What is worship? Keith F. Pecklers, SJ, answers this important theological question by focusing on the basics of Christian worship. Beginning with the definitions of such terms as "ritual" and “liturgy” he writes in a very readable style about the historical/theological foundations of worship, tracing the evolution of Christian liturgy from the earliest centuries of the Christian era up to the reforms of Vatican II.
Pecklers focuses on such liturgical issues of importance in our post-Vatican II Church as: inculturation, popular religion, and the social responsibility that authentic worship requires. He also considers some key social issues of the twenty-first century and their impact on our worship: the break-up of the stable parish community and decline in church attendance; the clergy shortage and priestless parishes; ecumenical liturgical cooperation and interreligious dialogue; the credibility of preaching; and how worship welcomes or excludes the marginated.
Chapters are “Worship and Ritual,” “Worship in Development and Decline,” “Worship in Crisis and Challenge,” “Worship in Transition,” “Worship and Culture,” “Worship and Popular Religion,” “Worship and Society,” and “Worship and the Future of Christianity.”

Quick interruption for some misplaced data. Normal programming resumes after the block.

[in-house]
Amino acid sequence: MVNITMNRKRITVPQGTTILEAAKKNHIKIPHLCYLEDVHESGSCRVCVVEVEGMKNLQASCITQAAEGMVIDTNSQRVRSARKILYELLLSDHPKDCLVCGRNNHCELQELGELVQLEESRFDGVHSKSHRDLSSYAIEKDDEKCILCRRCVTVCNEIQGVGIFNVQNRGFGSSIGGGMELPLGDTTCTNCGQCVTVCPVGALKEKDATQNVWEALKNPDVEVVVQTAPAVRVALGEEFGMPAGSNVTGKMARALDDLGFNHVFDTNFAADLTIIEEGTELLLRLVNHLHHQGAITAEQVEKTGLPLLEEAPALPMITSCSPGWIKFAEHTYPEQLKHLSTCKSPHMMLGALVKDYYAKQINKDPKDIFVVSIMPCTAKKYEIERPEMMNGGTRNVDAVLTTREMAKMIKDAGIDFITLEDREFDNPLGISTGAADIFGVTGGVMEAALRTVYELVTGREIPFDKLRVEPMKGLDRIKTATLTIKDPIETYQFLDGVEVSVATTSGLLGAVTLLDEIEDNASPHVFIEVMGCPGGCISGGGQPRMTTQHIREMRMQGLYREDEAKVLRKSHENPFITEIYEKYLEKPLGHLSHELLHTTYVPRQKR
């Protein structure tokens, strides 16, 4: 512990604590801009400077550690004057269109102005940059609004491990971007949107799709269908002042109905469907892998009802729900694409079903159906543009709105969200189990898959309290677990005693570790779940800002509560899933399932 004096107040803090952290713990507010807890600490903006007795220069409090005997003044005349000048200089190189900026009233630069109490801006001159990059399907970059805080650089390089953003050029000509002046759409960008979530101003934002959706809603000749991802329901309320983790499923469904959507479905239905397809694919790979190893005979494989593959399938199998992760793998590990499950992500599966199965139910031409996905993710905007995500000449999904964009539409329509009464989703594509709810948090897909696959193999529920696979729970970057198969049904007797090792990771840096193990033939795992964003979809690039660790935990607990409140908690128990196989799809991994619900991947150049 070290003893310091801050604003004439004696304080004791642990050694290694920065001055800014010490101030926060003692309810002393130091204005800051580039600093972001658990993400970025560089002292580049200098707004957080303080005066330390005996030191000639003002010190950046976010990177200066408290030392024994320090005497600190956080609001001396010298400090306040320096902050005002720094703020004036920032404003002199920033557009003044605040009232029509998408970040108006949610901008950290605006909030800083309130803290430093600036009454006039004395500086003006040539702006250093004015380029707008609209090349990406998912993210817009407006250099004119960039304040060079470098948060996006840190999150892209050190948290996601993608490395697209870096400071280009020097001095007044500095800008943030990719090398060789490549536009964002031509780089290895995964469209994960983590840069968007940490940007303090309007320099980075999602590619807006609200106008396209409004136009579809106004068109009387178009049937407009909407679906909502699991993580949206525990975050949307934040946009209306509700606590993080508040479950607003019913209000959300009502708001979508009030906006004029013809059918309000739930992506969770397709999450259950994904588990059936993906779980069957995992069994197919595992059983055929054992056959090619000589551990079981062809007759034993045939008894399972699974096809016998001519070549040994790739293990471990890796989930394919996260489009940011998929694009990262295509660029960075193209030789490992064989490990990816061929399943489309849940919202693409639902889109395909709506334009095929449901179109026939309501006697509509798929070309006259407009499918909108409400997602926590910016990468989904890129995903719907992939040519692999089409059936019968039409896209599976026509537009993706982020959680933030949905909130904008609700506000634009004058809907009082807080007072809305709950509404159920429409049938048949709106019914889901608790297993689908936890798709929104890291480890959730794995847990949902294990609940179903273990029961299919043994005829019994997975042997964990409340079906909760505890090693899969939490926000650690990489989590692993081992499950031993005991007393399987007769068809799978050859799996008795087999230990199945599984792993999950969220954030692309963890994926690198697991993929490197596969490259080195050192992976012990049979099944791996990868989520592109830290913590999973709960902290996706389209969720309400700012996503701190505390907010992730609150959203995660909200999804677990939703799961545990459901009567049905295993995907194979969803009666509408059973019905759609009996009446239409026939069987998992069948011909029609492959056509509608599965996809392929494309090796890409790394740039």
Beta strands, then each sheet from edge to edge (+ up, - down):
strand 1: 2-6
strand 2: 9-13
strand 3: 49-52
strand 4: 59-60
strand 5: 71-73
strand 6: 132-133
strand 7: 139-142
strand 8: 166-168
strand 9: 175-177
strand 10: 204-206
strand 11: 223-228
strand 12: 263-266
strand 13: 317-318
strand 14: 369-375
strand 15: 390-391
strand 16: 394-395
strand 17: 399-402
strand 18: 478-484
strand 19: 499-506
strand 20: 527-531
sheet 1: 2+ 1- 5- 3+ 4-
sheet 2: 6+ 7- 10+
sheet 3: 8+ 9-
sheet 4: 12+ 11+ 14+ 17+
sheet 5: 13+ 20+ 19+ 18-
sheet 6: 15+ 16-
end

Keith F. Pecklers, SJ, SLD, is professor of liturgy at the Pontifical Gregorian University in Rome and professor of liturgical history at the Pontifical Liturgical Institute of Sant'Anselmo. Liturgical Press recently published his book Dynamic Equivalence. He received Catholic Press Association awards for two other Liturgical Press publications, The Unread Vision and Liturgy for the New Millennium.